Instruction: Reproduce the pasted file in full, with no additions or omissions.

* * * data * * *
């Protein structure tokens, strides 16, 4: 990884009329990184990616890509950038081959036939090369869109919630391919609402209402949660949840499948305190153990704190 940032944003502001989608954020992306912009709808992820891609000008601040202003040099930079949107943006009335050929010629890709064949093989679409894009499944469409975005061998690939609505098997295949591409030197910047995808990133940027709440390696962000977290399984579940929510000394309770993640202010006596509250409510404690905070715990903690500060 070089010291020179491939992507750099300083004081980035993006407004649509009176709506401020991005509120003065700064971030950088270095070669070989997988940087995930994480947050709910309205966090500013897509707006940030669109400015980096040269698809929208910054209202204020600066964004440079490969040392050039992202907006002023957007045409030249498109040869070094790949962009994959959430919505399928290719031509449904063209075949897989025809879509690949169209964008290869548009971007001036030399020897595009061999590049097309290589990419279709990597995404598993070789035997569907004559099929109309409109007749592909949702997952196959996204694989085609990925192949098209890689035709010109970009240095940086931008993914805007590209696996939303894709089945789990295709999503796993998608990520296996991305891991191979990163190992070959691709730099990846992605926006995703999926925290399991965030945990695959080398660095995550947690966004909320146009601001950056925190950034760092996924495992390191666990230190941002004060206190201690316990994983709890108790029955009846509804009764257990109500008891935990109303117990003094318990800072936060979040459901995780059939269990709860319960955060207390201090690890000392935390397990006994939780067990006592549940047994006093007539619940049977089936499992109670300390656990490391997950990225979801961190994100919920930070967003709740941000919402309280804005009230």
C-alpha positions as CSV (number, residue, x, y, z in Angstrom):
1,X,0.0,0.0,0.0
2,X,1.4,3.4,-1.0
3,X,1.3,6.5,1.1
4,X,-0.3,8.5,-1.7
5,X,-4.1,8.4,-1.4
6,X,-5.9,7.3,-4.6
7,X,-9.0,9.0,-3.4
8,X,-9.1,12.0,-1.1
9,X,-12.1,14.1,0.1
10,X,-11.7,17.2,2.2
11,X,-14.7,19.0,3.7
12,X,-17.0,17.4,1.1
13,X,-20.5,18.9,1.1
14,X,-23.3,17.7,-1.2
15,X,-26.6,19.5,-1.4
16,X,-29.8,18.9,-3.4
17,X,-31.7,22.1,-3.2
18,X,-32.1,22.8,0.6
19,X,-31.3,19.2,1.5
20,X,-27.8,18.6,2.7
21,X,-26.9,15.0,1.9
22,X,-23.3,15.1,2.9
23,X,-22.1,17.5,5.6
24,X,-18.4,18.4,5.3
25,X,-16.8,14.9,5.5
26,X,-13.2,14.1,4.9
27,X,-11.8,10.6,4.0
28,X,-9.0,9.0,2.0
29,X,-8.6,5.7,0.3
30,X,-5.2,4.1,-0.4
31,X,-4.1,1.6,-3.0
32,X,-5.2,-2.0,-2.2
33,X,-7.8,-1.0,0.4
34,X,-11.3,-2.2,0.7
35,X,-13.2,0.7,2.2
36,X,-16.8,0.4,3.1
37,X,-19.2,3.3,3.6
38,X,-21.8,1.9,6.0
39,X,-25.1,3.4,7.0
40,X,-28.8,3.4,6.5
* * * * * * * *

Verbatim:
């Protein structure tokens, strides 16, 4: 990884009329990184990616890509950038081959036939090369869109919630391919609402209402949660949840499948305190153990704190 940032944003502001989608954020992306912009709808992820891609000008601040202003040099930079949107943006009335050929010629890709064949093989679409894009499944469409975005061998690939609505098997295949591409030197910047995808990133940027709440390696962000977290399984579940929510000394309770993640202010006596509250409510404690905070715990903690500060 070089010291020179491939992507750099300083004081980035993006407004649509009176709506401020991005509120003065700064971030950088270095070669070989997988940087995930994480947050709910309205966090500013897509707006940030669109400015980096040269698809929208910054209202204020600066964004440079490969040392050039992202907006002023957007045409030249498109040869070094790949962009994959959430919505399928290719031509449904063209075949897989025809879509690949169209964008290869548009971007001036030399020897595009061999590049097309290589990419279709990597995404598993070789035997569907004559099929109309409109007749592909949702997952196959996204694989085609990925192949098209890689035709010109970009240095940086931008993914805007590209696996939303894709089945789990295709999503796993998608990520296996991305891991191979990163190992070959691709730099990846992605926006995703999926925290399991965030945990695959080398660095995550947690966004909320146009601001950056925190950034760092996924495992390191666990230190941002004060206190201690316990994983709890108790029955009846509804009764257990109500008891935990109303117990003094318990800072936060979040459901995780059939269990709860319960955060207390201090690890000392935390397990006994939780067990006592549940047994006093007539619940049977089936499992109670300390656990490391997950990225979801961190994100919920930070967003709740941000919402309280804005009230």
C-alpha positions as CSV (number, residue, x, y, z in Angstrom):
1,X,0.0,0.0,0.0
2,X,1.4,3.4,-1.0
3,X,1.3,6.5,1.1
4,X,-0.3,8.5,-1.7
5,X,-4.1,8.4,-1.4
6,X,-5.9,7.3,-4.6
7,X,-9.0,9.0,-3.4
8,X,-9.1,12.0,-1.1
9,X,-12.1,14.1,0.1
10,X,-11.7,17.2,2.2
11,X,-14.7,19.0,3.7
12,X,-17.0,17.4,1.1
13,X,-20.5,18.9,1.1
14,X,-23.3,17.7,-1.2
15,X,-26.6,19.5,-1.4
16,X,-29.8,18.9,-3.4
17,X,-31.7,22.1,-3.2
18,X,-32.1,22.8,0.6
19,X,-31.3,19.2,1.5
20,X,-27.8,18.6,2.7
21,X,-26.9,15.0,1.9
22,X,-23.3,15.1,2.9
23,X,-22.1,17.5,5.6
24,X,-18.4,18.4,5.3
25,X,-16.8,14.9,5.5
26,X,-13.2,14.1,4.9
27,X,-11.8,10.6,4.0
28,X,-9.0,9.0,2.0
29,X,-8.6,5.7,0.3
30,X,-5.2,4.1,-0.4
31,X,-4.1,1.6,-3.0
32,X,-5.2,-2.0,-2.2
33,X,-7.8,-1.0,0.4
34,X,-11.3,-2.2,0.7
35,X,-13.2,0.7,2.2
36,X,-16.8,0.4,3.1
37,X,-19.2,3.3,3.6
38,X,-21.8,1.9,6.0
39,X,-25.1,3.4,7.0
40,X,-28.8,3.4,6.5